Using the Graph API - Android

The Android SDK has support for integrating with Facebook Graph API. With the GraphRequest and GraphResponse classes, you can make requests and get responses in JSON asynchronously. You can also make batch requests with a single round-trip to the Facebook servers with GraphRequestBatch.

Learn more about Graph API in:

See also GraphRequest, GraphResponse and GraphRequestBatch references to learn how to use the Facebook SDK for Android and to make Graph API calls for additional use cases.


Before you begin, set up:

GraphRequest Class

The GraphRequest class has a newMeRequest method which calls the /user/me endpoint to fetch the user data for the given access token.

Android SDK sends any permissions your app has in the access_token and this controls data access. If your app has no available access token, Graph API returns only publicly available information. For details on User properties and permissions, see Graph API Reference, User.

By default a newMeRequest method fetches default fields from a user object. If you need any additional fields, or want to reduce the response payload for performance reasons, you can add a fields parameter and request specific fields:

GraphRequest request = GraphRequest.newMeRequest(
        new GraphRequest.GraphJSONObjectCallback() {
            public void onCompleted(
                   JSONObject object,
                   GraphResponse response) {
                // Application code
Bundle parameters = new Bundle();
parameters.putString("fields", "id,name,link");

In the callback method, the response data is deserialized into a JSONObject if the request is successful. The fields that can't be fetched due to missing permissions will be omitted from the result.

For the logged in user, the SDK has Profile and ProfileTracker classes, see Facebook Login for Android.

Fetch User Data

The data you access depends on the permissions someone grants your app and data they chose to share with apps. Here's an example Graph API raw response for user_location and user_birthday:

  "id": "12345678", 
  "birthday": "1/1/1950", 
  "first_name": "Chris", 
  "gender": "male", 
  "last_name": "Colm", 
  "link": "", 
  "location": {
    "id": "110843418940484", 
    "name": "Seattle, Washington"
  "locale": "en_US", 
  "name": "Chris Colm", 
  "timezone": -8, 
  "updated_time": "2010-01-01T16:40:43+0000", 
  "verified": true

Handling Results

Depending on the endpoint you call, you either receive a JSONObject or a JSONArray.

Single object calls such as newMeRequest return a JSONObject. Calls for multiple results such as newMyFriendsRequest return a JSONArray.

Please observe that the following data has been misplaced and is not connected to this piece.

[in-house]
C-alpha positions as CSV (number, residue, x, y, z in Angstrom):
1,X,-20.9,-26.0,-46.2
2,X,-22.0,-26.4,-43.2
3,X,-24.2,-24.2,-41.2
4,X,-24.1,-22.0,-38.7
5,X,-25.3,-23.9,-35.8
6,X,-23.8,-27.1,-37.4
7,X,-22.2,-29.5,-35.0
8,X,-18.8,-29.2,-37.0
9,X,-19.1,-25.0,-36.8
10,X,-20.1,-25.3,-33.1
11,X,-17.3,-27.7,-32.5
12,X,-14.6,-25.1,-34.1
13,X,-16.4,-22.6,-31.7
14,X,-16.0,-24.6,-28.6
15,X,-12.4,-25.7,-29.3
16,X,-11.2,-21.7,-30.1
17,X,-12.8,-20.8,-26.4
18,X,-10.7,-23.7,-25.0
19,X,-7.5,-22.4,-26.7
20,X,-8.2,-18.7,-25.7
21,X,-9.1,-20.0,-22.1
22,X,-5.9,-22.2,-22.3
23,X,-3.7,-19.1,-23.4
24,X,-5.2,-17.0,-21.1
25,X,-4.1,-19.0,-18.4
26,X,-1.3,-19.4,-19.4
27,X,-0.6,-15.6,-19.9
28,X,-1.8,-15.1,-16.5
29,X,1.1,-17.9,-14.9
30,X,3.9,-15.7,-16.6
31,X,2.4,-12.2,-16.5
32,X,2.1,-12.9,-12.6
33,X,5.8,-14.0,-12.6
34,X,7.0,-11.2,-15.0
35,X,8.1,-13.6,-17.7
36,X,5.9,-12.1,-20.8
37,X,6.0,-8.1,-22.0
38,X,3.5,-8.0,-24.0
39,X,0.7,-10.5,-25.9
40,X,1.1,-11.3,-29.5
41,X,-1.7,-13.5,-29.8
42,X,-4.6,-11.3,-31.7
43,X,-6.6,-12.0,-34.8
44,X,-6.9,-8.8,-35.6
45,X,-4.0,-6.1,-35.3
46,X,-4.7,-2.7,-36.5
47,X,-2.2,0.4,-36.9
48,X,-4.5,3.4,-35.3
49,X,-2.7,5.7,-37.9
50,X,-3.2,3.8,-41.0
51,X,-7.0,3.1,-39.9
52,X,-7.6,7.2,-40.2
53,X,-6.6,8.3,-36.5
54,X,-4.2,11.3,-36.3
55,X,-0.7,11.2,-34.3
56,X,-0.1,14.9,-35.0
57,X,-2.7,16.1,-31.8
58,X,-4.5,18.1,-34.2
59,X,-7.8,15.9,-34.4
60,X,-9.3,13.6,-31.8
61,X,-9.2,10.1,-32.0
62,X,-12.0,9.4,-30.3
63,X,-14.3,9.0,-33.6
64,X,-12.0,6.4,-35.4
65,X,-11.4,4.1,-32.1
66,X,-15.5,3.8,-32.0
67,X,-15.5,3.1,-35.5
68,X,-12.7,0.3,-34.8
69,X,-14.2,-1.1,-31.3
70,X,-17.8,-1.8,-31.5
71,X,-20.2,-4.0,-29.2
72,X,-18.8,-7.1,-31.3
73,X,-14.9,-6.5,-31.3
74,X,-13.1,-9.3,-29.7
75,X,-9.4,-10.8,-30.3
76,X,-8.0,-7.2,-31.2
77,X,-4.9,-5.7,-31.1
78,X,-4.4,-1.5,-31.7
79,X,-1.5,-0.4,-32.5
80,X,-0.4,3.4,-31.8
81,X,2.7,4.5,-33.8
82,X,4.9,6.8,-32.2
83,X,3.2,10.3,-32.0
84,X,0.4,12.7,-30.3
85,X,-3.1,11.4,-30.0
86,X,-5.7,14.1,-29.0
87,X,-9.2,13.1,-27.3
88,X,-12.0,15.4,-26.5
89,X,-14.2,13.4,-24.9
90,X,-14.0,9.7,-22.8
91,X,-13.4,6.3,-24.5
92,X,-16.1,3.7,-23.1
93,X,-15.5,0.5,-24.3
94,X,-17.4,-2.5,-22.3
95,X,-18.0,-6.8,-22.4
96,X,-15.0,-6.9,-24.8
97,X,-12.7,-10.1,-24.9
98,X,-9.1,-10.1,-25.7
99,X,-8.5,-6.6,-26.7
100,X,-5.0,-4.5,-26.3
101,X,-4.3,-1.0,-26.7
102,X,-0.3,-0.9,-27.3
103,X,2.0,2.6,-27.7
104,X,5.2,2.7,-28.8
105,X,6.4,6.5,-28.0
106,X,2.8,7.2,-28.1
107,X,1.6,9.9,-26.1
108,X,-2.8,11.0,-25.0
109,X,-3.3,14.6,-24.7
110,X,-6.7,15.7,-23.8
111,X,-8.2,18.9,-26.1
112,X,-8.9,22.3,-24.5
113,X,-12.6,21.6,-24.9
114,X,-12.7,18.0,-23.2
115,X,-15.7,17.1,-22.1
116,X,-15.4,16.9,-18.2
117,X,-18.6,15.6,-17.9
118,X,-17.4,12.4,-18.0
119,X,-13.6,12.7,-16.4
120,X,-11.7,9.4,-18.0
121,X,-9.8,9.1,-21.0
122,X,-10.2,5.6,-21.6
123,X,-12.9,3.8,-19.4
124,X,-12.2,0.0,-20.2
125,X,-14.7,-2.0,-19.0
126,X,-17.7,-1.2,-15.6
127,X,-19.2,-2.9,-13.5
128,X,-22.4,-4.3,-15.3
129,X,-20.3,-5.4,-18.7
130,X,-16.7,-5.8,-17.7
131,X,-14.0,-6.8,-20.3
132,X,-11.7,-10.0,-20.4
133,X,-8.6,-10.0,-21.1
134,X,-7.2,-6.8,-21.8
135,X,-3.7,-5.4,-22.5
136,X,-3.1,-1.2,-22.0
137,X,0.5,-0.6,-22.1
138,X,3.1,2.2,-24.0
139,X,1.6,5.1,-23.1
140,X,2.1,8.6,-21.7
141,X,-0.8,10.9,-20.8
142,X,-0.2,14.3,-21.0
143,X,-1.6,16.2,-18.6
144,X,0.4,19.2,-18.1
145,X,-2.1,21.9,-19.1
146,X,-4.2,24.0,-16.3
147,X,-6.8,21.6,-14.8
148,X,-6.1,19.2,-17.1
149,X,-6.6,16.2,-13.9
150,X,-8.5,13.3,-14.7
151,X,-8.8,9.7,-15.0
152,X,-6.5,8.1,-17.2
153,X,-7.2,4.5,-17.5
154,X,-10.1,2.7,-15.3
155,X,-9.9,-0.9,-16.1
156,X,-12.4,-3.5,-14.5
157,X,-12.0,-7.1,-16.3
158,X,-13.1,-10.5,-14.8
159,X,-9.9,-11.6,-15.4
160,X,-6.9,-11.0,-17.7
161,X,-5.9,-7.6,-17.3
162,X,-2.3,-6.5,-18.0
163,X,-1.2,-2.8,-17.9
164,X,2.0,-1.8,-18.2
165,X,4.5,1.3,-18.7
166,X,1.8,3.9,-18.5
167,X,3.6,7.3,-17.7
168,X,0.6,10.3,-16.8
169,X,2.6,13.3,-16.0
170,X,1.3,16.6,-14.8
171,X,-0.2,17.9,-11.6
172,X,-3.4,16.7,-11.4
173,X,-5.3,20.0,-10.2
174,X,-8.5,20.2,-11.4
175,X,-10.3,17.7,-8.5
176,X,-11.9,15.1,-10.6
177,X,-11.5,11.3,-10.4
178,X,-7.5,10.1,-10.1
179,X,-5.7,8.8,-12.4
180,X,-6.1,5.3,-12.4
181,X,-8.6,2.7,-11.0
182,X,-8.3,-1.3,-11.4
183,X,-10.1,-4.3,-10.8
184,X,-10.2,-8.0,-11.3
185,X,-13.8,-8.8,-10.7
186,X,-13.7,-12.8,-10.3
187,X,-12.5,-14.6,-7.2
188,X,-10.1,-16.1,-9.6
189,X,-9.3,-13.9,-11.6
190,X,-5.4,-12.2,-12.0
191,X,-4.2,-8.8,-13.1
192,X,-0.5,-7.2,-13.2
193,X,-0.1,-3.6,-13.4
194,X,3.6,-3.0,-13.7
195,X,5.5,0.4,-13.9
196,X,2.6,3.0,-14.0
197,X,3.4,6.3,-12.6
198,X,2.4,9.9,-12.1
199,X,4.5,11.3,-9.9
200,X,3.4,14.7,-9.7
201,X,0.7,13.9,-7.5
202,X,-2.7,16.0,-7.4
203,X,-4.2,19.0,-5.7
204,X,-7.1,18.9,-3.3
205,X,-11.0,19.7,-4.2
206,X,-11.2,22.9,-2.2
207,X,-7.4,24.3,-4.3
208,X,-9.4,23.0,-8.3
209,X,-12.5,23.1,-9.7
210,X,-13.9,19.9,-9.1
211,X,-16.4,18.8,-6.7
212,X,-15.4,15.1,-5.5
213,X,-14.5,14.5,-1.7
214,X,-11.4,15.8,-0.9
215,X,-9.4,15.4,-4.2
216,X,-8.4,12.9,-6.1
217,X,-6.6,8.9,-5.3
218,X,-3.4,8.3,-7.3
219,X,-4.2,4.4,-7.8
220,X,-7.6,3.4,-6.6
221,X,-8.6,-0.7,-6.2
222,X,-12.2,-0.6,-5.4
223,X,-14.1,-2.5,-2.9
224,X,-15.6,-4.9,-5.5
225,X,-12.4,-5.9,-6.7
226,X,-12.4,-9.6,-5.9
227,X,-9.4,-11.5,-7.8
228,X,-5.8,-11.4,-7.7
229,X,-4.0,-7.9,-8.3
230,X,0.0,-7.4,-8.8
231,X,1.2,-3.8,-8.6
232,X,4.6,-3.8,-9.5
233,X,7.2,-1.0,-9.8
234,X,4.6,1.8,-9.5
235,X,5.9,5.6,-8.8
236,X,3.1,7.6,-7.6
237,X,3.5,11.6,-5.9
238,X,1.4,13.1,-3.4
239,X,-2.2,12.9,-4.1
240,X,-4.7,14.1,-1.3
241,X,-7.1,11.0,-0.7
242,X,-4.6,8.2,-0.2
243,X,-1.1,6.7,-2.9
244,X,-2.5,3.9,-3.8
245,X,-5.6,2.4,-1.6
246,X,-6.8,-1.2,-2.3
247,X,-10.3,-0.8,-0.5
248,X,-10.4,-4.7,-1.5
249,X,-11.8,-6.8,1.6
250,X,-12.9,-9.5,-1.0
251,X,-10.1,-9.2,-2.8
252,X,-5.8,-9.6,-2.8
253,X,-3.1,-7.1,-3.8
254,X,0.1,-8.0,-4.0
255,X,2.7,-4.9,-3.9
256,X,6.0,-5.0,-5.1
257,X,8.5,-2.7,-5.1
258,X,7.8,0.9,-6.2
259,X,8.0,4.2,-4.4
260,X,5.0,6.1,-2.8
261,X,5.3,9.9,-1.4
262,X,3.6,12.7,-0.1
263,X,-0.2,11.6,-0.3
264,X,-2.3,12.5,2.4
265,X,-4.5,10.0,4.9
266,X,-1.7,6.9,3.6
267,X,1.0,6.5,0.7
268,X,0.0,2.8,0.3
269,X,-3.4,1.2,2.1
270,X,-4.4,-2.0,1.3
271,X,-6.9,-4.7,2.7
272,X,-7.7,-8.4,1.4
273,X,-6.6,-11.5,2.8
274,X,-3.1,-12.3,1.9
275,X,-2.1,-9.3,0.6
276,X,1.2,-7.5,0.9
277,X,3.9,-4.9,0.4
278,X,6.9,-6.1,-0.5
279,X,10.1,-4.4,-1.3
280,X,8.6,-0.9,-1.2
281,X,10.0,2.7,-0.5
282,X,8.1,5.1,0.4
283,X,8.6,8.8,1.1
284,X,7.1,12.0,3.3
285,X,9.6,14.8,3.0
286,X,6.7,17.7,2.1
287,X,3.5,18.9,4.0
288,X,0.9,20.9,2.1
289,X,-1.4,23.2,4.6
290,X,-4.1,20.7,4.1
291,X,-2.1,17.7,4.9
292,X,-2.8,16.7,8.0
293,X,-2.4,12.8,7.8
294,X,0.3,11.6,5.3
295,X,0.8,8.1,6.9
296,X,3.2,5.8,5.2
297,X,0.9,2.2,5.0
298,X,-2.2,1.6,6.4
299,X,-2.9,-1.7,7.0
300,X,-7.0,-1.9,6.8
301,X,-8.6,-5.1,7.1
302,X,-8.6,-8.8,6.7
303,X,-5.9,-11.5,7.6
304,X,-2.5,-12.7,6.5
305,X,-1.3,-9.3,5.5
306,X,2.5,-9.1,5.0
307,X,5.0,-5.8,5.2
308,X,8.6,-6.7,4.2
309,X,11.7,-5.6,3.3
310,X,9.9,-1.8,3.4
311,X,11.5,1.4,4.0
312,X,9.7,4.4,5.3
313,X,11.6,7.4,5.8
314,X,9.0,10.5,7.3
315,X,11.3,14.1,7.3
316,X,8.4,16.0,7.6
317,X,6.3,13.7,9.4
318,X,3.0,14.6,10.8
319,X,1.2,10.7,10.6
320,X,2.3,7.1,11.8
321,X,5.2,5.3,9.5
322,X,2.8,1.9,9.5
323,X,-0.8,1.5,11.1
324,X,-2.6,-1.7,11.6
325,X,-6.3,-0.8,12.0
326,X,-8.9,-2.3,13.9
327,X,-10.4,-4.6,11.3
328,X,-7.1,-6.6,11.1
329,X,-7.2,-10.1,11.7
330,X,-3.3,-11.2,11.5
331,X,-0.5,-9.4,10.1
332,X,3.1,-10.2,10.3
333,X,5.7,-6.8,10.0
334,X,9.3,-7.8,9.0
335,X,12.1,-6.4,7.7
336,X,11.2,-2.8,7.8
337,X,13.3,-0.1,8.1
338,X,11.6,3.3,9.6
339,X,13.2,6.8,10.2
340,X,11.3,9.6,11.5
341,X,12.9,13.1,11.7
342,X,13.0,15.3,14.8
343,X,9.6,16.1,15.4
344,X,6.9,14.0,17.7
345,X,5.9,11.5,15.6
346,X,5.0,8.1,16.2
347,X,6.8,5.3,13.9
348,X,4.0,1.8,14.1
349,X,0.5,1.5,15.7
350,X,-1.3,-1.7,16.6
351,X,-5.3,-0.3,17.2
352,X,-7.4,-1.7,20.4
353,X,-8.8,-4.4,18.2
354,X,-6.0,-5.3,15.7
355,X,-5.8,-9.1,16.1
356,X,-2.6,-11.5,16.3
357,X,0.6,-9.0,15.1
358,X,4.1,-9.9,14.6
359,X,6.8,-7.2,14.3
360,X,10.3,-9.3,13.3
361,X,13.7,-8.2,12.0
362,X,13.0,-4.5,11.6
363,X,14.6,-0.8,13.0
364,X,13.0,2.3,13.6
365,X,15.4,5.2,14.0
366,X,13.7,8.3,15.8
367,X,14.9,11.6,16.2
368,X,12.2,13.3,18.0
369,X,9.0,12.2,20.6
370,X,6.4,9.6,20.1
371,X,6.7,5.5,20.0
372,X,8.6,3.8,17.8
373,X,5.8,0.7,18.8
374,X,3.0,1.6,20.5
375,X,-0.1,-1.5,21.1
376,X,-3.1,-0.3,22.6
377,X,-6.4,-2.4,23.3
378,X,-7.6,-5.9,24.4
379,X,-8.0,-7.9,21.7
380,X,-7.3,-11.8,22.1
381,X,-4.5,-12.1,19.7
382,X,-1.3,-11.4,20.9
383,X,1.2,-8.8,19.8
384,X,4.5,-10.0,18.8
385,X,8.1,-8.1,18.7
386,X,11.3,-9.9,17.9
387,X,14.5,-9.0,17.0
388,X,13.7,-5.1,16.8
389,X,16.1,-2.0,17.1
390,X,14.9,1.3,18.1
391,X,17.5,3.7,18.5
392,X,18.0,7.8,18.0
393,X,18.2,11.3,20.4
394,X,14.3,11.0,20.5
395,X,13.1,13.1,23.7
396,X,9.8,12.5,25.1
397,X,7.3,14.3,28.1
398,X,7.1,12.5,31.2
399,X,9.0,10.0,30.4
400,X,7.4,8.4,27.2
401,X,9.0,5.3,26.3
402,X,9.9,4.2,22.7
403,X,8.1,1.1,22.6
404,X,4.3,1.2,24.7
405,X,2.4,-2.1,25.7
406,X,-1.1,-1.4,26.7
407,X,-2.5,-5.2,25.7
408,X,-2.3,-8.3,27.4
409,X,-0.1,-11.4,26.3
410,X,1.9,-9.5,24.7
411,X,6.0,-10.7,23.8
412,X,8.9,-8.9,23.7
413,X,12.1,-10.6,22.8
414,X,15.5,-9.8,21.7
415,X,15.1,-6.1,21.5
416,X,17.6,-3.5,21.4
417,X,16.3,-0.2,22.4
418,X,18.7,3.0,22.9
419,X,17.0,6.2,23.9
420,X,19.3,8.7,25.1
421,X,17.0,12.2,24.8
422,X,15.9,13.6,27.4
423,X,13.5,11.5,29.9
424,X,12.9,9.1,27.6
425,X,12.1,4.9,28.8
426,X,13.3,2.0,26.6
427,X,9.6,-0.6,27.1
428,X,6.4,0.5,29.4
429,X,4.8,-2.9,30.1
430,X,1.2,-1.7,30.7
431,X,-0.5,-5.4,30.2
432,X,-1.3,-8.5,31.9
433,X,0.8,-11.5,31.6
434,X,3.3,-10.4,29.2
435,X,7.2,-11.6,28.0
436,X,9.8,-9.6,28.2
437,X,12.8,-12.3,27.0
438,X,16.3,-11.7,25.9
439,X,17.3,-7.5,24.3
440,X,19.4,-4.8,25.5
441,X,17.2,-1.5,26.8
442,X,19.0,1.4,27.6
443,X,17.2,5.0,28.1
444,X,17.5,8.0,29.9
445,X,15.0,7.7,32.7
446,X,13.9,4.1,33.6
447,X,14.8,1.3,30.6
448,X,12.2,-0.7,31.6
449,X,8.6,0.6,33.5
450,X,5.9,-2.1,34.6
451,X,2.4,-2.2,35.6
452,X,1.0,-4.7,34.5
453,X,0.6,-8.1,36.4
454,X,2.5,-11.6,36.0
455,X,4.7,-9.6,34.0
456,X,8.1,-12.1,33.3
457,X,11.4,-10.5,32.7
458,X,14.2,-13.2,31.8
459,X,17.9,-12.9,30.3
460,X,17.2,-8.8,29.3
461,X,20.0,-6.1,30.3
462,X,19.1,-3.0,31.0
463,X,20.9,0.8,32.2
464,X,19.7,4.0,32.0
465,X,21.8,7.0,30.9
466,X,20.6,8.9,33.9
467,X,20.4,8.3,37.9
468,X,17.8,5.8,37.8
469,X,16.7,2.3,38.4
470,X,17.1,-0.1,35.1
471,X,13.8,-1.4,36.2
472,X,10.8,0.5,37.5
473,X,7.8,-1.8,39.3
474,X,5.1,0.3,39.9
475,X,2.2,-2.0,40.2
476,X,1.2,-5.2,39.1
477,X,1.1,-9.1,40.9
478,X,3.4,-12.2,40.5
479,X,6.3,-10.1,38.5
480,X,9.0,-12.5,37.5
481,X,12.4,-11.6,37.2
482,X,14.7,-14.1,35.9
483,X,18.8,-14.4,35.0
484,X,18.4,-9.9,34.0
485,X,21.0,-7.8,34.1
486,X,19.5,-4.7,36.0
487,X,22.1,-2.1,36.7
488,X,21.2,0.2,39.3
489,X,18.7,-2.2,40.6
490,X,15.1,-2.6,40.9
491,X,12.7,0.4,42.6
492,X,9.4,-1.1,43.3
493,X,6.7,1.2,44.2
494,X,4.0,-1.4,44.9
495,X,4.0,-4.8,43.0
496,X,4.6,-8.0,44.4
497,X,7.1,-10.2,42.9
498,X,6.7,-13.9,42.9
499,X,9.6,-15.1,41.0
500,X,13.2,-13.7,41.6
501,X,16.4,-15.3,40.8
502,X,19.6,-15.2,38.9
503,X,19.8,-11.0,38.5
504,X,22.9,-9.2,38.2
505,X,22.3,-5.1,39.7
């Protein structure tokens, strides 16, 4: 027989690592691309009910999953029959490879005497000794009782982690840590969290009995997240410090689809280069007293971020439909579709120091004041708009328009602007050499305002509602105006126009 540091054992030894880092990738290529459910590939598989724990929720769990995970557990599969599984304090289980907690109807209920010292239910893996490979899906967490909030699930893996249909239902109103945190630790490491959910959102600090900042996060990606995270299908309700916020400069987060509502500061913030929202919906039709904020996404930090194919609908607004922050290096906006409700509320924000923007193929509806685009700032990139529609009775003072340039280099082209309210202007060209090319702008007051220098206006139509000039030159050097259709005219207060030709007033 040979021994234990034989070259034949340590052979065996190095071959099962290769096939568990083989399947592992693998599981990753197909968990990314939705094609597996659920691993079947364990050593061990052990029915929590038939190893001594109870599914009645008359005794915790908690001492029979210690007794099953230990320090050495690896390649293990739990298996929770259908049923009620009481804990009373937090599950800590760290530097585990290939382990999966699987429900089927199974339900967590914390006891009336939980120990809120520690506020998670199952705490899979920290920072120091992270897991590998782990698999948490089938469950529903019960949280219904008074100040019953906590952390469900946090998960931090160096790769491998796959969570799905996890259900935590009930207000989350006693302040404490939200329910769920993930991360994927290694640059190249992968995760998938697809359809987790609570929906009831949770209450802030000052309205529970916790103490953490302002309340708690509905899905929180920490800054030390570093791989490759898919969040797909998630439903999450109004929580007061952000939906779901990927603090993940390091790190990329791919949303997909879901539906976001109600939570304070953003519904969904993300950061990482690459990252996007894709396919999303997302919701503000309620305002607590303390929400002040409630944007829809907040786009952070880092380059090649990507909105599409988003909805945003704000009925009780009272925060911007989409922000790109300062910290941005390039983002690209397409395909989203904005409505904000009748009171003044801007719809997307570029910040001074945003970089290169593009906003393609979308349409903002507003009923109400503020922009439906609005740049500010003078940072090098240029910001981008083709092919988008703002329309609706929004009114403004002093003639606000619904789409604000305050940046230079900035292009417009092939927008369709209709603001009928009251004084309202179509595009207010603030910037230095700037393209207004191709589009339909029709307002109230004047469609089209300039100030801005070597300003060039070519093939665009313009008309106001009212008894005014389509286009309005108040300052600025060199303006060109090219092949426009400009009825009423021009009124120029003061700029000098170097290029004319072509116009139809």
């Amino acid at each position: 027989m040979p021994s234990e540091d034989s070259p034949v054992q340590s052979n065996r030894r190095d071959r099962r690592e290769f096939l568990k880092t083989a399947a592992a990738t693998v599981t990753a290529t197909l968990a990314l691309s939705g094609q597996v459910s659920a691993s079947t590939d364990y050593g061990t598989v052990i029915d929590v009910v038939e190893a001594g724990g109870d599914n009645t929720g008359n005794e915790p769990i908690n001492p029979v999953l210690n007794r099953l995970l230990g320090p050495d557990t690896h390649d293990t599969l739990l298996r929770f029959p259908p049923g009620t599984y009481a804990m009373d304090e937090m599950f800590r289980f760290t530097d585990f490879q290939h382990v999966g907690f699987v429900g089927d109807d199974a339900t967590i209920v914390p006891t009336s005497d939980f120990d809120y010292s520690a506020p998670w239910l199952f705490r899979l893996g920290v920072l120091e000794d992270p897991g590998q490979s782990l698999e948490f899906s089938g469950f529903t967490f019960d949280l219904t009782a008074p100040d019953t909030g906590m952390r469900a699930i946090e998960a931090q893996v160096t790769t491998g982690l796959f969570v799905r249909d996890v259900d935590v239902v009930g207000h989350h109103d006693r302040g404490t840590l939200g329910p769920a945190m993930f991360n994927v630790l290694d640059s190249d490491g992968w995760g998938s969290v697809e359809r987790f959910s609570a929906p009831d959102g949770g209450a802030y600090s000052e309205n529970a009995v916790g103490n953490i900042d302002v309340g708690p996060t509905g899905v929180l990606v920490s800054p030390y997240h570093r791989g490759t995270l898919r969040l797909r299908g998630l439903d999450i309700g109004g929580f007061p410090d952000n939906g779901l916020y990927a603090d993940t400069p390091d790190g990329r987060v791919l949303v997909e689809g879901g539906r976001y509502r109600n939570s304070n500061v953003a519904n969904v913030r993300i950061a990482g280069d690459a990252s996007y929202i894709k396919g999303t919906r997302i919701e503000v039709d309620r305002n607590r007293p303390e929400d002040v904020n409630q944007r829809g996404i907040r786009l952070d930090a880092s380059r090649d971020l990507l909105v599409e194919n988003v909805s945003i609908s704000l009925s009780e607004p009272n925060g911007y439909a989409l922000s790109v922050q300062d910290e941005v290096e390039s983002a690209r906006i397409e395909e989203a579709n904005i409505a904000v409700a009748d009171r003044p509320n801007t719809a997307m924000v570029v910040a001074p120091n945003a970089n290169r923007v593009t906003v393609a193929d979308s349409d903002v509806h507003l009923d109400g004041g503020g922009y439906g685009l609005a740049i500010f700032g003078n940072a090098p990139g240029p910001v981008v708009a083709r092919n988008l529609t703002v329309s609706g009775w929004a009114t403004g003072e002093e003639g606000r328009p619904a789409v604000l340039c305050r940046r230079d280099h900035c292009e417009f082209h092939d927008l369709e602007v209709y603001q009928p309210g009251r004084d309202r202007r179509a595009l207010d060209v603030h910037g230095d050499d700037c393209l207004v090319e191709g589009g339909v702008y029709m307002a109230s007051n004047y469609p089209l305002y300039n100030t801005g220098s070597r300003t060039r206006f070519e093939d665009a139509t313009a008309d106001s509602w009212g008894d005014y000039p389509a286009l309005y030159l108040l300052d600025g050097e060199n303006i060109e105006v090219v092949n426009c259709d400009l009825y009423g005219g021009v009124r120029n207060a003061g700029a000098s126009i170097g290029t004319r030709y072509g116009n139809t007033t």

Handling Errors

You can examine the error field on a GraphResponse object to see whether or not a request fails. The error field is of type FacebookRequestError. The methods you can call are:

The error object has fields that explain details about the error including:

  • error code,
  • sub error code
  • error message
  • user facing error message
  • And other messages.

For more details about possible error codes, see Using the Graph API, Handling Errors.

The GraphResponse object also has an enum that categorizes the error. The three possible categorizations are:

  • LOGIN_RECOVERABLE - There is an issue that requires the user to log in again. You can call the LoginManager's resolveError with the GraphResponse object and the activity or the fragment from your app app. This triggers the Faceboook Login UI, and you need to implement a CallbackManager by the calling fragment or activity for the login to succeed.
  • TRANSIENT - Indicates that a temporary issue occurred, and your app can retry the request.
  • OTHER - Indicates a general issue ocurred, and you can get more details by examining the error code and sub error code.


If you have any issues fetching user data, enable HTTP request logging by adding this code before your app requests user data:


This will log details about HTTP requests and response to the console log.

Batch Requests

You should make batch requests for data if your app handles these types of scenarios:

  • Access significant amounts of data in a single request or
  • Make changes to several objects at once.

If you would like to reduce the amount of server round-trips, you can use a bath request. For example we fetch a user and their friends:

GraphRequestBatch batch = new GraphRequestBatch(
                new GraphRequest.GraphJSONObjectCallback() {
                    public void onCompleted(
                            JSONObject jsonObject,
                            GraphResponse response) {
                        // Application code for user
                new GraphRequest.GraphJSONArrayCallback() {
                    public void onCompleted(
                            JSONArray jsonArray, 
                            GraphResponse response) {
                        // Application code for users friends 
batch.addCallback(new GraphRequestBatch.Callback() {
    public void onBatchCompleted(GraphRequestBatch graphRequests) {
        // Application code for when the batch finishes

The example above shows the batch request as an asynchronous call. If this code is on a background thread, and you'd like to block until the call finishes, you can call batch.executeAndWait().

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